She has found support at Children’s Hospital & Medical Center, too. Dr. Maegen Wallace, an orthopedic surgeon who has a son at the boys’ school, volunteered to be a board member for the Jansen’s Foundation. She had operated on Arshaan years ago as a fellow at the Delaware hospital where the boys go for surgery.
“It’s kind of full circle that we both ended up in Omaha,” Wallace said, adding that Neena has taught the doctors at Children’s about Jansen’s and skeletal dysplasia.
The boys sing in school concerts and take piano lessons once a week. This month the brothers will start their second season in a baseball league for children with disabilities.
In class, Arshaan writes rhyming poems about his love for his younger brother and about his rare disease, and how though he’s small, his heart is tall.
The two spend hours drawing Transformers and superheroes, often dressed in their own Batman and Spider-Man costumes. Arshaan thinks maybe he’ll be an artist or engineer when he grows up, but Jahan is still considering a career as a ninja.
“Sometimes when you look at them, they look like normal kids, just brothers playing,” Neena said. “You have to remind yourself they aren’t.”
But the reminders are there: the leg braces, the wheelchairs, the long dark scars running up and down their legs from the several surgeries and the metal fixation rings once drilled into their tibias.
And then there’s the cost. The several surgeries have cost hundreds of thousands of dollars, Neena estimates. Medicaid and Supplemental Security Income for disabled children have covered the bulk of that, but each trip to the East Coast for surgery costs the family about $10,000. Taking months off work for procedures and conferences has drained the couple’s savings.
Neena has private health insurance, but she needs foot surgery, and the insurance wouldn’t come close to covering it. She’ll have to wait until she becomes a U.S. citizen next year before she can apply for Medicaid.
As her foot continues to bend, walking has become increasingly painful. Like her boys, she uses a wheelchair to go long distances.
“People say I should just accept this, just learn to live with it,” Neena said. “I don’t want my boys to just have to live with it. I want to change it.”
That’s why three months ago Neena launched the nonprofit with the goal of raising enough money to push Dr. Jueppner’s experimental drug to human trials by the end of the year.
“It’s such a rare disease, I sometimes wonder who would be interested in funding this cure for something that affects just a few children,” Neena said.
But further research into Jansen’s could lead to new findings about bone development, potentially leading to a better understanding of conditions such as osteoporosis. That’s the pitch Neena gave to pharmaceutical companies in mid-April at a Washington, D.C., conference to support research and funding of “orphan drugs”: pharmaceuticals that may go underdeveloped because they have limited profitability.
That was just one of several conferences Neena has attended over the past year. Between the researching and the traveling and the worrying, Neena gets maybe four hours of sleep a night.
Jueppner cautions her to take care of herself as she does her boys.
But it’s not just about herself, Neena clarifies. She’s doing this for her “army of Jansen’s moms.”
There’s the mother in Australia who sleeps next to her son, fearing that the calcium deposits on his face will stop his breathing. There’s the mom in Paraguay who sends photos of her recently diagnosed daughter — a little girl who loves to dance. And, of course, there’s Dona, who fears the day her son Levi realizes he’s too short to be the Coast Guard rescue swimmer he dreams of becoming.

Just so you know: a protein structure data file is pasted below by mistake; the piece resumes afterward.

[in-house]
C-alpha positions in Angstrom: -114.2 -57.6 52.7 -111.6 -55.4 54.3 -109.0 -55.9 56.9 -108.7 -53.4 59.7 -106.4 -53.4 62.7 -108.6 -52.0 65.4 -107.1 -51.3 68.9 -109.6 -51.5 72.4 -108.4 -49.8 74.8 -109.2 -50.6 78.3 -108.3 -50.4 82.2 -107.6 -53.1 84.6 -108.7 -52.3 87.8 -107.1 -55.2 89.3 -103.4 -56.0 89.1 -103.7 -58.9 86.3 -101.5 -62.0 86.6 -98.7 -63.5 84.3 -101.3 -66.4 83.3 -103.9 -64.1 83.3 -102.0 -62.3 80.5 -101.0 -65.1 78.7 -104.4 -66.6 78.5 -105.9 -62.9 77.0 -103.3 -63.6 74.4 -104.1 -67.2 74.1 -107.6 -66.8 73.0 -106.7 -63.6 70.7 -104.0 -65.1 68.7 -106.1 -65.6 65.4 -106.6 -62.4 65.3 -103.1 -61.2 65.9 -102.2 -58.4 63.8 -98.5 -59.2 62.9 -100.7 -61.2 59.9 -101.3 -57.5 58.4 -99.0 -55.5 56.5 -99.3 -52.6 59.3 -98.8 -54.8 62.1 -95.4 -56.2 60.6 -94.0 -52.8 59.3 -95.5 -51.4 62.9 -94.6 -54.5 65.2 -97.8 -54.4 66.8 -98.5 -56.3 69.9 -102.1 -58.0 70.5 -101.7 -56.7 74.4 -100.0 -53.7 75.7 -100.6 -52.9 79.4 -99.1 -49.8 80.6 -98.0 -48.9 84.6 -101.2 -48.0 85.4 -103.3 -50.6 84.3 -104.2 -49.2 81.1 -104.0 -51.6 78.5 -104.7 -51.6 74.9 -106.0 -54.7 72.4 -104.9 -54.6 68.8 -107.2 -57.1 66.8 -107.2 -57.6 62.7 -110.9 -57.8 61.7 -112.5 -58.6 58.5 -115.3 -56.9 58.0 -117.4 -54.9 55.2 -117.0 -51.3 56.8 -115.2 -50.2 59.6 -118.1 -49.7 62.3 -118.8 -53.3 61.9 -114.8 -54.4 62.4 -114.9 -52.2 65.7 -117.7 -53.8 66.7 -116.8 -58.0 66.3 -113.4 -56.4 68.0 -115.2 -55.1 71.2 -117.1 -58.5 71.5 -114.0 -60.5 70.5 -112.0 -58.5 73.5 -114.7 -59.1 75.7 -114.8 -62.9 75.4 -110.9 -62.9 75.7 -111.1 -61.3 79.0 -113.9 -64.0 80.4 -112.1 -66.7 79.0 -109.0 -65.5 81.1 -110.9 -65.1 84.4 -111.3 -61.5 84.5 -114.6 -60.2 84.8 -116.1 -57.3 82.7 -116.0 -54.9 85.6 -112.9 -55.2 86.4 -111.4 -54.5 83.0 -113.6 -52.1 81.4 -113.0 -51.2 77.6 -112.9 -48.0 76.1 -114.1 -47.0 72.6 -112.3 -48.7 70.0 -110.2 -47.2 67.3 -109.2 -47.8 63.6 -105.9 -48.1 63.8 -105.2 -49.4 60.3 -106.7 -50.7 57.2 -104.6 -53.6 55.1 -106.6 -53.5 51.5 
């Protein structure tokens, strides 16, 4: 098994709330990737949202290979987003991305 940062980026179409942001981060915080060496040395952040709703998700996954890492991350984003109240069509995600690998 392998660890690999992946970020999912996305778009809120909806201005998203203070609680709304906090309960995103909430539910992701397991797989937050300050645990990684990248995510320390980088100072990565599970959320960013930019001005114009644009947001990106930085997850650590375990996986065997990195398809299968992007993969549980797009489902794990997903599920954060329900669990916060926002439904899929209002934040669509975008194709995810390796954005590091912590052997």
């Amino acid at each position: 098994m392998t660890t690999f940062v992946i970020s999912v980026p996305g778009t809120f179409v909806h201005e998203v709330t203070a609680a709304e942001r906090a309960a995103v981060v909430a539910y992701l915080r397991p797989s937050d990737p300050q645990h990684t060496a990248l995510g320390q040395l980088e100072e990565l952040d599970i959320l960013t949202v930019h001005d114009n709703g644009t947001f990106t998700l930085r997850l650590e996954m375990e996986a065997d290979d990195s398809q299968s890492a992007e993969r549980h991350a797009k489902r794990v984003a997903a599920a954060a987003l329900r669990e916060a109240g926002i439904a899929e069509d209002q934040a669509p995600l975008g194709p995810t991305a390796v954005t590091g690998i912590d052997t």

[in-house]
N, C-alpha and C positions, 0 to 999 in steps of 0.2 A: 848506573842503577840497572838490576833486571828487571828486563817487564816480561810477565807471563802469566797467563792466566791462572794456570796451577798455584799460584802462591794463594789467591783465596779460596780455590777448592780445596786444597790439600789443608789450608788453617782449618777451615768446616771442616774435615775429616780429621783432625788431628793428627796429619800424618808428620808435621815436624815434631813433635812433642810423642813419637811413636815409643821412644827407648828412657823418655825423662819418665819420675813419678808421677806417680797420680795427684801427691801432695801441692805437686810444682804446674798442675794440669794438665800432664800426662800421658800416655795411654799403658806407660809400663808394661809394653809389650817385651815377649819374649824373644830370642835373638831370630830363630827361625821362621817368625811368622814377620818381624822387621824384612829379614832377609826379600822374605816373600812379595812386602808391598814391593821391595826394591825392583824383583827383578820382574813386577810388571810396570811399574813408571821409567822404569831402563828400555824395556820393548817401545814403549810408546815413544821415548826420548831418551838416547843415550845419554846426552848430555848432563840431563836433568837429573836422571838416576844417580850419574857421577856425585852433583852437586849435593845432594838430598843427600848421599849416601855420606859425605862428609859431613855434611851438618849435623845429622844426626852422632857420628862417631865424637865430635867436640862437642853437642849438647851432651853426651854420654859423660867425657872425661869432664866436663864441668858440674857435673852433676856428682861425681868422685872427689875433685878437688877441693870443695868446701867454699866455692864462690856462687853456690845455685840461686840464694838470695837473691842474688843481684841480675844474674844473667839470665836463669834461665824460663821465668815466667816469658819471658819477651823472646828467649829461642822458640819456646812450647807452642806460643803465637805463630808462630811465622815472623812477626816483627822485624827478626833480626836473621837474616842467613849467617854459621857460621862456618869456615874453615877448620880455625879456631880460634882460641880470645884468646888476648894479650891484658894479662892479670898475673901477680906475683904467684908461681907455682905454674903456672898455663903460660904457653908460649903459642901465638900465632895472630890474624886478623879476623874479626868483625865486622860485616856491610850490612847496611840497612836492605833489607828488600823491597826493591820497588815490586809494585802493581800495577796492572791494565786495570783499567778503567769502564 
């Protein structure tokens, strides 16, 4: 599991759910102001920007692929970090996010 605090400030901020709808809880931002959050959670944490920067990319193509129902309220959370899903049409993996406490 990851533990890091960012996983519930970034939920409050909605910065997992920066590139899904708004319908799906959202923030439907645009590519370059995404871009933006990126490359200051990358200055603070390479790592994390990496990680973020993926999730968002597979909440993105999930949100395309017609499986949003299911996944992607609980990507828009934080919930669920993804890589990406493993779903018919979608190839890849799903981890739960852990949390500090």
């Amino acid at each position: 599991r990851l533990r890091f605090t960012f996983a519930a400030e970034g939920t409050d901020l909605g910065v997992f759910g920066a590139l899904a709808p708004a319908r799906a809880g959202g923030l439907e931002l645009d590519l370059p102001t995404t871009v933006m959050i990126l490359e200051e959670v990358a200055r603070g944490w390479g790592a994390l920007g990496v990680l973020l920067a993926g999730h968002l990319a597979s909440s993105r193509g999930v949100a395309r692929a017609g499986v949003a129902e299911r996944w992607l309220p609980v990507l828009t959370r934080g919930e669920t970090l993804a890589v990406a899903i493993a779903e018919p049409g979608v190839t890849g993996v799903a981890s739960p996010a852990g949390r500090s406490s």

“In the end, even if this fight doesn’t end up helping my boys, I won’t stop,” Neena said. “If I can help those other children, those other moms, then I will do that.”
Jueppner said it’s Neena’s determination driving the recent interest in his research. He had studied Jansen’s for two decades, but Neena and her boys were the first patients he had ever met.
“We didn’t have the financial support to conduct preclinical trials, and we didn’t have any impetus for this research until Neena got involved.”
Still, Jueppner said, it could be years before the treatment would get to Arshaan and Jahan. And that’s only if the team gets the necessary funding.
“It’s heartbreaking to tell them they have to wait. But I don’t see Neena giving up,” Jueppner said.
It’s early afternoon, and Arshaan has climbed into Jahan’s hospital bed at Children’s. He hugs his brother and holds up a doll he made with the help of hospital staff. The doll is wearing a cape, and Arshaan has drawn a “J” on the chest.
“It’s Super Jahan,” he says to his little brother, who responds by holding up his own doll, colored to match. “And Super Arshaan,” Jahan says, flying the doll through the air.
An hour later, the tone changes as the nurses come in with needles. The boys start to cry and then scream, hiding their arms behind their backs.
They have been through this before — it’s their second infusion to reduce the calcium buildup in their blood. They know it often takes many pokes before nurses find a vein big enough for the IV.
“Why is this happening to me?” Jahan screams through gasping sobs. “Mom, save me!”
Neena swallows hard — she hates this part, too. She stretches to reach over the edge of the bed and touch her young son’s arm.
“It’s OK, I’m here,” she said. “You are so brave. And look, Super Arshaan is right here with you.”
Jahan quiets a bit, squeezes the doll and wipes the tears from his eyes. It takes a few pokes, but the nurses get the IV in quickly.
The infusion runs for hours. As the sun sets over Omaha, the two brothers drift off, still cradling their super-brother dolls.
Neena stays up, sending a few more emails, posting a few more photos to the Jansen’s Foundation Facebook page, sending a final text to Dona.
Then, finally, Neena curls up on the bench in the hospital room and closes her eyes. Tomorrow, she will start again. With all the power of a mother’s love, she will keep fighting for these boys. For their wish. For a miracle.
After all, that’s what superheroes do.
Pics by Megan Farmer